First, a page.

A new technology career accelerator hopes to play its part in developing the booming tech industry – despite the skills shortage that has been making things difficult for would-be employers.
Mission Ready HQ (MRHQ) launched in Auckland last week and according to mission director Diana Sharma, there needs to be a smarter way to revitalise the tech workforce without years of delays.
“Our vision is to create a better world by developing and coaching talented, creative individuals and guiding them into exciting tech-enabled careers with organisations that care,” says Sharma.
“Studying for 3 years before getting into a tech job, won’t address this gap. New Zealand has seen little change in education and training to close the talent gap.”
MRHQ cites statistics that show more than 3200 new tech jobs were created in New Zealand last year – slightly more than the 2830 created in 2017.
However, the skills shortage is biting here in New Zealand and overseas. 81,000 ICT jobs predicted in Australia by 2022, while the US estimates 20 million new tech jobs over two decades.
“To keep NZ’s tech industry competitive on the international stage, we need a smarter way to develop our tech workforce for the future, now,” says Sharma.
MRHQ hopes to reinvent the pathway into technology – and it created partnerships with the likes of Spark, Centrality, Crunch, Fusion Networks, and Vine Digital to make it happen.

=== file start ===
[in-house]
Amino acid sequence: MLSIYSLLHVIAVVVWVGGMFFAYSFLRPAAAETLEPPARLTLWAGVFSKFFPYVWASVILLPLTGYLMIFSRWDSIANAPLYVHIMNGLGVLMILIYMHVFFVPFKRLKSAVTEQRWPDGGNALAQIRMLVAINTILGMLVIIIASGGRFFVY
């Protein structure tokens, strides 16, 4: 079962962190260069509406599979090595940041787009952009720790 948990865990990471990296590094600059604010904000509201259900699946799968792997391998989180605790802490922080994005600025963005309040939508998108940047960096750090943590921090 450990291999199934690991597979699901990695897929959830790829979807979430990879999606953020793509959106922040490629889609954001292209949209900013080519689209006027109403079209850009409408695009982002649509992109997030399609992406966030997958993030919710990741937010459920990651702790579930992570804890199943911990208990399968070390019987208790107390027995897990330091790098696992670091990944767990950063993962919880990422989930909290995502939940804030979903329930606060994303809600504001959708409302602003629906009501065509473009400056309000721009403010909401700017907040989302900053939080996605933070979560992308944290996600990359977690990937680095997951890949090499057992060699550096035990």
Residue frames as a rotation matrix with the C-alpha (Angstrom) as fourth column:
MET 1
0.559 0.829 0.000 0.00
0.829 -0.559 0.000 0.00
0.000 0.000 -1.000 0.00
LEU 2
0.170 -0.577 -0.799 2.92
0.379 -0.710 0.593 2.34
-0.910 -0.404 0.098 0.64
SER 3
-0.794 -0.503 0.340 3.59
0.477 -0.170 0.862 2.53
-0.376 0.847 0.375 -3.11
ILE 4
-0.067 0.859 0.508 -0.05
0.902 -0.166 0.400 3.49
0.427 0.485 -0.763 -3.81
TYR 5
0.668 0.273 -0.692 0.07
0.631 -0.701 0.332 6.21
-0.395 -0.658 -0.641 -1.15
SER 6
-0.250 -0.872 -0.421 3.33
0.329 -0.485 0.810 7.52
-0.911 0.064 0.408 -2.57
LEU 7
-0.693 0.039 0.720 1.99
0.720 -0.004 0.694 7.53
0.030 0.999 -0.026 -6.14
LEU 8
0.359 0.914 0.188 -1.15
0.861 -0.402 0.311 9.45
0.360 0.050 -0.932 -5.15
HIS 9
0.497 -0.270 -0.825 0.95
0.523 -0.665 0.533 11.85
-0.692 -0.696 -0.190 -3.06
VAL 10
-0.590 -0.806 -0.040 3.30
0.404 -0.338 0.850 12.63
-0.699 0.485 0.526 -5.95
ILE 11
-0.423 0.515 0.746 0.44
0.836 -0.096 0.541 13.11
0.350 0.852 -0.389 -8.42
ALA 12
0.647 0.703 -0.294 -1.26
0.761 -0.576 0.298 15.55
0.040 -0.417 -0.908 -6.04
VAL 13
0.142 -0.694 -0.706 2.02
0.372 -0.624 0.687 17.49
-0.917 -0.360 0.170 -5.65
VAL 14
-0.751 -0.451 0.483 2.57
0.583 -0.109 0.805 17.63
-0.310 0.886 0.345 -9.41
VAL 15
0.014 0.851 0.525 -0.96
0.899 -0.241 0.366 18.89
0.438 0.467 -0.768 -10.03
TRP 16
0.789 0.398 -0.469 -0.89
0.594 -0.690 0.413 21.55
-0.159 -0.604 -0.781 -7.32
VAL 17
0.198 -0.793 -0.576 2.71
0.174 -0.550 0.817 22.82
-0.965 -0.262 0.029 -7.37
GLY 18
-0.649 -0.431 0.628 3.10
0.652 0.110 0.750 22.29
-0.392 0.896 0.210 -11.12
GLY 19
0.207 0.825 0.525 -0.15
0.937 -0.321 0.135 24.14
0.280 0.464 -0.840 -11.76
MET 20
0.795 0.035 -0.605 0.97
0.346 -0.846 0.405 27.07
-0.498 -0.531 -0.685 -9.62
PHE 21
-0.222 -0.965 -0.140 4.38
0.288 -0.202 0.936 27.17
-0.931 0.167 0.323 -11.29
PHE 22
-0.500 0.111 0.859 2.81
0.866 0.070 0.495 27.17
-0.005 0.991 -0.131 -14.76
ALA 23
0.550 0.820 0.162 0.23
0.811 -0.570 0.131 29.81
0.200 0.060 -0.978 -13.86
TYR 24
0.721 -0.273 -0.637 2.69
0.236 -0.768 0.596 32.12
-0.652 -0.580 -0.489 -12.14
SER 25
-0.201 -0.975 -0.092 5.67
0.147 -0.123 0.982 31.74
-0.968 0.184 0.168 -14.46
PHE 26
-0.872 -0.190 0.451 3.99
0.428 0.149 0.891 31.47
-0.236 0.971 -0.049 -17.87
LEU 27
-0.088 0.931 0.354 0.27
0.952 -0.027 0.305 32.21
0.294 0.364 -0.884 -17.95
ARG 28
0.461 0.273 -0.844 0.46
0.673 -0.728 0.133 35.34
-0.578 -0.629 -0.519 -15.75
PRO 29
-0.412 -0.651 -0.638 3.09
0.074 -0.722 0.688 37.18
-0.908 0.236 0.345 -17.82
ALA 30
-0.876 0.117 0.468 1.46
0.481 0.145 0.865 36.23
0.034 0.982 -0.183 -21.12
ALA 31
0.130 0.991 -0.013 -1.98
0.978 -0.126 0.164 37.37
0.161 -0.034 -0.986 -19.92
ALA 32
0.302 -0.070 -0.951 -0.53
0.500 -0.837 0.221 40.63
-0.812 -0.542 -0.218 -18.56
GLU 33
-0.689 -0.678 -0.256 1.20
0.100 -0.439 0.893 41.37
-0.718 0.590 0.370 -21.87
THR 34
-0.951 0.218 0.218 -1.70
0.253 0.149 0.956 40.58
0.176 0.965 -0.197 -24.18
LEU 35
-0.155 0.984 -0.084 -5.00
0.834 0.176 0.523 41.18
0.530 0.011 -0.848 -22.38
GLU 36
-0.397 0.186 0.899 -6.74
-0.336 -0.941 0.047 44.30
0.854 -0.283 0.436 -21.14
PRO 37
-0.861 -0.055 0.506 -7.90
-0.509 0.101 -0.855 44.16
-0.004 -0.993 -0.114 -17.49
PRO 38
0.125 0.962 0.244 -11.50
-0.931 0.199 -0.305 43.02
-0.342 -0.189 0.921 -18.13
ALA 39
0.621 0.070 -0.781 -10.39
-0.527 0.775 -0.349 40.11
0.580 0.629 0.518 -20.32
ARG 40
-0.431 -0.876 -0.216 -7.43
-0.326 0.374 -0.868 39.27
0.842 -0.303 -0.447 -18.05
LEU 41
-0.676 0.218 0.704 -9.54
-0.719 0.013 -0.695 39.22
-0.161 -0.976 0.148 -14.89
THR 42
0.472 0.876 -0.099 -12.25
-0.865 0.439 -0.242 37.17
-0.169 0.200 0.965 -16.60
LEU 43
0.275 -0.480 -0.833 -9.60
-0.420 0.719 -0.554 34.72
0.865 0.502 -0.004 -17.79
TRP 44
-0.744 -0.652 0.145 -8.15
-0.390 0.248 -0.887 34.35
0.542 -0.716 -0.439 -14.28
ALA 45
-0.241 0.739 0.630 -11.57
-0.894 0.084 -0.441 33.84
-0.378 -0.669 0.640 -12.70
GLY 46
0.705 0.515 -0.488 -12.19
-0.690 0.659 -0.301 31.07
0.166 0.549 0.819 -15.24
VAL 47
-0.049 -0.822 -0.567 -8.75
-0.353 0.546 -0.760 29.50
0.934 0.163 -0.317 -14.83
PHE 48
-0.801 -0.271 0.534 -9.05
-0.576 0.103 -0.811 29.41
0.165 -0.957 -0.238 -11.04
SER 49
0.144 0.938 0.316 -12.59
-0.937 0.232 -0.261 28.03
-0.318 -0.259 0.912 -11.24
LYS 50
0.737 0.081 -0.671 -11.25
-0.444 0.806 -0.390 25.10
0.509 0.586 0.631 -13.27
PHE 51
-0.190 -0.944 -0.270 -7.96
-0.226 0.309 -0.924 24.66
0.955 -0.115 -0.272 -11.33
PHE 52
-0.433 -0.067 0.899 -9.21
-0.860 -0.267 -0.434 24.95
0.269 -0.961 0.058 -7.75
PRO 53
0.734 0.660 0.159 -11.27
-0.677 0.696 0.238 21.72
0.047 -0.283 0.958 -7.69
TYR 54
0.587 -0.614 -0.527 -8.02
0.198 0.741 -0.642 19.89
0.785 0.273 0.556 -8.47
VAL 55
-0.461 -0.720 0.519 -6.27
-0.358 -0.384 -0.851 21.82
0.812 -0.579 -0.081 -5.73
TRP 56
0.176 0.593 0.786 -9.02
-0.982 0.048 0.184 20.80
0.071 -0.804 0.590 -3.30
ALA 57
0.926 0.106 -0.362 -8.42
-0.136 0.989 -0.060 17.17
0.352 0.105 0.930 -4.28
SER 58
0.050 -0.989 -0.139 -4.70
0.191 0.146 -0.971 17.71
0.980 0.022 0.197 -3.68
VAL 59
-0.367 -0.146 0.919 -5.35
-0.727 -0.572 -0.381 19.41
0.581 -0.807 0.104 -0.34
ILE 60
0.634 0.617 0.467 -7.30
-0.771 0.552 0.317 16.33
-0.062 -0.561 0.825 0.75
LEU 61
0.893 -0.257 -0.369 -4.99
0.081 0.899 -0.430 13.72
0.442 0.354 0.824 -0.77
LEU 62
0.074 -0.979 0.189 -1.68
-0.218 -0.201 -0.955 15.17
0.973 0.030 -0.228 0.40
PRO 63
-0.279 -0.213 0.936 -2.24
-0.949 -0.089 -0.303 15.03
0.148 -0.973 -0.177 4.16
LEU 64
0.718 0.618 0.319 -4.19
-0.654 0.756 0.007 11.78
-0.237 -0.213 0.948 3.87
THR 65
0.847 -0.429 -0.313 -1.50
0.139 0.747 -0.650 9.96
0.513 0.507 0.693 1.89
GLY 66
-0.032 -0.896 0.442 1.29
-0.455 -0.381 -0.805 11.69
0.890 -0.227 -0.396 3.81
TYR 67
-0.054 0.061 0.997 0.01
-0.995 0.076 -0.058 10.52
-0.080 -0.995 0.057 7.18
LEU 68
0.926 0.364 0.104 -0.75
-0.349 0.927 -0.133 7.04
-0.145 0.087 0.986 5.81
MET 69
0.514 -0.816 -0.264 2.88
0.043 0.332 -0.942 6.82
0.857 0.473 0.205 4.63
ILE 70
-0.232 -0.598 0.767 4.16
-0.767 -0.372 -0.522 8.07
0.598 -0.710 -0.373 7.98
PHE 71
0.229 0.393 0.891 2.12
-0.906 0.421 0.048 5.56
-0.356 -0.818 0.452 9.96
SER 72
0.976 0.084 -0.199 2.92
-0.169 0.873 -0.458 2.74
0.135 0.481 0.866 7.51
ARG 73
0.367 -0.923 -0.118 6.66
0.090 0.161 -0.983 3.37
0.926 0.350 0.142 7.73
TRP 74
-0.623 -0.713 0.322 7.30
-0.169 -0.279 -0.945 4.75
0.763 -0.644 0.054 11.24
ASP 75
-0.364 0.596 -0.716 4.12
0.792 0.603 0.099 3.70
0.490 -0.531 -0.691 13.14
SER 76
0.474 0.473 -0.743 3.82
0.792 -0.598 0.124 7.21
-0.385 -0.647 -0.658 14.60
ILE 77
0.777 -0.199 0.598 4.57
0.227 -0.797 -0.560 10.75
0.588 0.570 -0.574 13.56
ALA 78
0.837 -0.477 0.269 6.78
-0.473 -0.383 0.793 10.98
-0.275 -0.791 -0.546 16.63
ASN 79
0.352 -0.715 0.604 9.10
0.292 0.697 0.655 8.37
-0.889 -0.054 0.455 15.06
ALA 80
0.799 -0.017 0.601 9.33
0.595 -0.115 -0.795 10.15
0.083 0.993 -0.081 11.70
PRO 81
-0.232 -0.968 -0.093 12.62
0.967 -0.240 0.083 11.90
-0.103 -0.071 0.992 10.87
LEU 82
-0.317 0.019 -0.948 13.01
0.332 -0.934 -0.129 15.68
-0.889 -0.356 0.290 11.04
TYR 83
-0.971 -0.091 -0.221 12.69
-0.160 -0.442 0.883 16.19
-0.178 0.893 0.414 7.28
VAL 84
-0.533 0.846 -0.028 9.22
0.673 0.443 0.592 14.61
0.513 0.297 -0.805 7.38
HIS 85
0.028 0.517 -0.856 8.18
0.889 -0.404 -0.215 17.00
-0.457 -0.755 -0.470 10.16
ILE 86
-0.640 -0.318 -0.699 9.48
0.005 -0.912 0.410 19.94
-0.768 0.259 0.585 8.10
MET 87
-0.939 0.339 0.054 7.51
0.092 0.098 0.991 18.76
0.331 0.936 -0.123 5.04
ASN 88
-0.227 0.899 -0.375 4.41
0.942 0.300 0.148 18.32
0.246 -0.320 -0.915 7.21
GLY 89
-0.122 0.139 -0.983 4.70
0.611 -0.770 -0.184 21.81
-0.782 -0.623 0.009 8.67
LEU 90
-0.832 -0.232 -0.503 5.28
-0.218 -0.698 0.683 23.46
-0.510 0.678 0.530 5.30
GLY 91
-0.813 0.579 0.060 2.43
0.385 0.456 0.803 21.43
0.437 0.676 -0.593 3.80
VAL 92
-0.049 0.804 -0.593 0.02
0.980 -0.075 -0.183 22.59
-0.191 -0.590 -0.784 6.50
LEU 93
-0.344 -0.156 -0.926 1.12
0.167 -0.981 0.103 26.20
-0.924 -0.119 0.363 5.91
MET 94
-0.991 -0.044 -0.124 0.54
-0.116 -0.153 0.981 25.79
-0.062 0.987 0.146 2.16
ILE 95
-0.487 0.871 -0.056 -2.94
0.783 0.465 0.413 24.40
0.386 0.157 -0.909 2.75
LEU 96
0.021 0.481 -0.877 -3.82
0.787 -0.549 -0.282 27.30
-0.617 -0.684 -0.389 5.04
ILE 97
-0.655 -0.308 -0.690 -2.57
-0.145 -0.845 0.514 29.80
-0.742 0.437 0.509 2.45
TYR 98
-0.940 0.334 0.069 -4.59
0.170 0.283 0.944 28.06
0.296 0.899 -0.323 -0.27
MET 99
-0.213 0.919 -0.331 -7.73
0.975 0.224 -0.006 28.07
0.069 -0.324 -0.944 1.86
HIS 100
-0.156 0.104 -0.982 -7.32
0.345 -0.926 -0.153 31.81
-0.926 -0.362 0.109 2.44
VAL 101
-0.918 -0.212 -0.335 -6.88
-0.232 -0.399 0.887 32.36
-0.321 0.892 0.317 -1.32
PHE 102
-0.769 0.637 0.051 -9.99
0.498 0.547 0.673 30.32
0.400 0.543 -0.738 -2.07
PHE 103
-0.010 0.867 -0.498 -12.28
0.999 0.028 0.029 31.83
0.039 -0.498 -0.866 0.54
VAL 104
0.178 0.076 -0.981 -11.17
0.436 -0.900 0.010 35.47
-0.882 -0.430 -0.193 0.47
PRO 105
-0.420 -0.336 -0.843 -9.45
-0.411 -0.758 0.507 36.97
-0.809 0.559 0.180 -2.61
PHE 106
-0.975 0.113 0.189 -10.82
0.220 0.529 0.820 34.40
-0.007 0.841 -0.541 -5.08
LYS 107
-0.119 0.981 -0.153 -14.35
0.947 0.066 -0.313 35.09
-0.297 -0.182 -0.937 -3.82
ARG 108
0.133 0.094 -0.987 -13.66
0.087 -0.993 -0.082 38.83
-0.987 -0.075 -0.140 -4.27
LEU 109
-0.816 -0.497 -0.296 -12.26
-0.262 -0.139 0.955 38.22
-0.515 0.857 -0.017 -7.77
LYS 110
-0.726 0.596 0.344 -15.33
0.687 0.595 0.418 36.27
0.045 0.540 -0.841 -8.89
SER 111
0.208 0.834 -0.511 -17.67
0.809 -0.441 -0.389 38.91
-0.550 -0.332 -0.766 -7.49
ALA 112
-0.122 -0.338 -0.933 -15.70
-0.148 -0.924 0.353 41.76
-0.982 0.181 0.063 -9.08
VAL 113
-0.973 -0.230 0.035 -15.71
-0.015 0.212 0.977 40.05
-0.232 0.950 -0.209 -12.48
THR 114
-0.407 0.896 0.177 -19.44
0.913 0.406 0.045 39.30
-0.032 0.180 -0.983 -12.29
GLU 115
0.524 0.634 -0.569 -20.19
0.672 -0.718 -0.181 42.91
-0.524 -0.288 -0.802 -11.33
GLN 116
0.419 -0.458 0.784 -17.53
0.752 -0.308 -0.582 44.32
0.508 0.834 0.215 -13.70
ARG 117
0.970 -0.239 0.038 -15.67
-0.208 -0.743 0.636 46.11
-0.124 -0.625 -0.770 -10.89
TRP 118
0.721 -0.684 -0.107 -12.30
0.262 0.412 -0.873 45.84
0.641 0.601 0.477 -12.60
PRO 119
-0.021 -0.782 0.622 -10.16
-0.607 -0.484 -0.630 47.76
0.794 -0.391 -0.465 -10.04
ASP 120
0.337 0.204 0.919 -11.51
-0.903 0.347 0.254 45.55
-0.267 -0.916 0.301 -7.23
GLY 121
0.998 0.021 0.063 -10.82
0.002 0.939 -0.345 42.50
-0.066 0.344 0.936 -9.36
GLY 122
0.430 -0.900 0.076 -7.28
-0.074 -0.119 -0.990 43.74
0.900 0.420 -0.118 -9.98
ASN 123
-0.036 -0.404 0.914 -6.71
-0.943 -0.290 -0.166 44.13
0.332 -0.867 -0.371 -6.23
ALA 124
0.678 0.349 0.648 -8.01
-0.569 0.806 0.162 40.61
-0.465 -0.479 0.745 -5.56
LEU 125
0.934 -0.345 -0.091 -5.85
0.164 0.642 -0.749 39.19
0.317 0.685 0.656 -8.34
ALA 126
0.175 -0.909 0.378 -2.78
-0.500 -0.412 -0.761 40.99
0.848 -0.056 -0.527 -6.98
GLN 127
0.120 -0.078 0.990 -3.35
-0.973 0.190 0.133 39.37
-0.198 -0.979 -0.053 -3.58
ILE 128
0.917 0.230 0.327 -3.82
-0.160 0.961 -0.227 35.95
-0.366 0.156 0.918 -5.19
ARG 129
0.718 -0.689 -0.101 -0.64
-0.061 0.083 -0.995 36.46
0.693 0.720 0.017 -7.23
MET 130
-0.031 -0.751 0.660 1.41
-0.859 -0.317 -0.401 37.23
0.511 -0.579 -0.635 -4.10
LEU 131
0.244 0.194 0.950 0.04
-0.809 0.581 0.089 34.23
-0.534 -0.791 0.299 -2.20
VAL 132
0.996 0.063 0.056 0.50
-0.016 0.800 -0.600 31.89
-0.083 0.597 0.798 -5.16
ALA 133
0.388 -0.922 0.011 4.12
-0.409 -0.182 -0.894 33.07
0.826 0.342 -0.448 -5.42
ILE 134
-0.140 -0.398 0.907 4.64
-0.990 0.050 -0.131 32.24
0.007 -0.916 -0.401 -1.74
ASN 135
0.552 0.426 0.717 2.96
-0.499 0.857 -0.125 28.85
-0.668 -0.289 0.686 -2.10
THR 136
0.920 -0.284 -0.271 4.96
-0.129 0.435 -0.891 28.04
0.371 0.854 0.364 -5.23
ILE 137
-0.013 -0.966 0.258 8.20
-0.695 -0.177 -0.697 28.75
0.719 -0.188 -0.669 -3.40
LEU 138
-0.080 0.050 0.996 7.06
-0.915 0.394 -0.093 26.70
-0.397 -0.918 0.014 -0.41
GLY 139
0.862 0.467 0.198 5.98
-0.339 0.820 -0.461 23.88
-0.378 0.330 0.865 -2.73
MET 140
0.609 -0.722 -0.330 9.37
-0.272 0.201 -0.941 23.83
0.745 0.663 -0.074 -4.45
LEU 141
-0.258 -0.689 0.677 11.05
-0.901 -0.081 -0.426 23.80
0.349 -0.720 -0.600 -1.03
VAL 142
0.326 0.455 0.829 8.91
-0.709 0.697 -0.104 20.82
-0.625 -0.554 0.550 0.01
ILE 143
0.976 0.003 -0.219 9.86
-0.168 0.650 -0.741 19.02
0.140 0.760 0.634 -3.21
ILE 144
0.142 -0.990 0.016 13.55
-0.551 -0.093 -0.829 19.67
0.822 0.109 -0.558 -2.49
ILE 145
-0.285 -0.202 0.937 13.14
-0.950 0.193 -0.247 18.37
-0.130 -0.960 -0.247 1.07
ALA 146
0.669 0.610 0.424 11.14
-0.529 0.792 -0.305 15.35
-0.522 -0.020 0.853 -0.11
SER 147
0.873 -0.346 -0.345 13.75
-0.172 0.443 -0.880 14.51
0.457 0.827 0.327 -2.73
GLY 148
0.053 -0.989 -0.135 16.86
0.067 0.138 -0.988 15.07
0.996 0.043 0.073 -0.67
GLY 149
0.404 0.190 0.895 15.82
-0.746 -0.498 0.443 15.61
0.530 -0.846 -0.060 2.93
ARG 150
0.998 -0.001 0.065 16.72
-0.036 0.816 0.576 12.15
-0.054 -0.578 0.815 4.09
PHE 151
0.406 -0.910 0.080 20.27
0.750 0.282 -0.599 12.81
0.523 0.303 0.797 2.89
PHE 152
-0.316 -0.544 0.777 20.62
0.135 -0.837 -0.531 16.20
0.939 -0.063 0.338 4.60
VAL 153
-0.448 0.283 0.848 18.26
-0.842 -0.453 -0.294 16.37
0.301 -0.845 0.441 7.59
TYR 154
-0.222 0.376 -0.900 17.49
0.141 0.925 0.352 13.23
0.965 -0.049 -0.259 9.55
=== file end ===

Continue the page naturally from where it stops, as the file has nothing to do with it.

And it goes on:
Students work directly with those tech employers, which helps thee students develop new skills and solve real problems with real businesses right away.
“That’s why we have designed our 14-week programmes around our inflow skills development approach. This fosters a holistic approach to learning and growth that blends real workplace experience and projects with accelerated learning models.”
Students also gain experience, industry connections, networking, referrals, and a career launchpad.
Sharma says MRHQ also aims to address a growing social need – something that sets it apart from education institutes and training providers.
“There is a skill shortage in tech yet there is a mismatch in the economy as there is still a significant number of New Zealanders that are either unemployed, under employed or face an uncertain future as careers evolve and change,” says Sharma.
“Further to that, one in seven New Zealanders are living in financial hardship and this needs to change.”
“That’s why we offer a unique Pay It Forward model for those who would otherwise struggle to get back on their feet.”
The Southern Initiative (TSI) and the Ministry of Youth and Development have also backed MRHQ by assisting in offering fully funded youth scholarships.
"We are already expanding our organisational partnerships, so we expect to create even more great opportunities in the new year,” Sharma concludes.
MRHQ’s first intake started in November 2018. It is recruiting new business partners and candidates in 2019.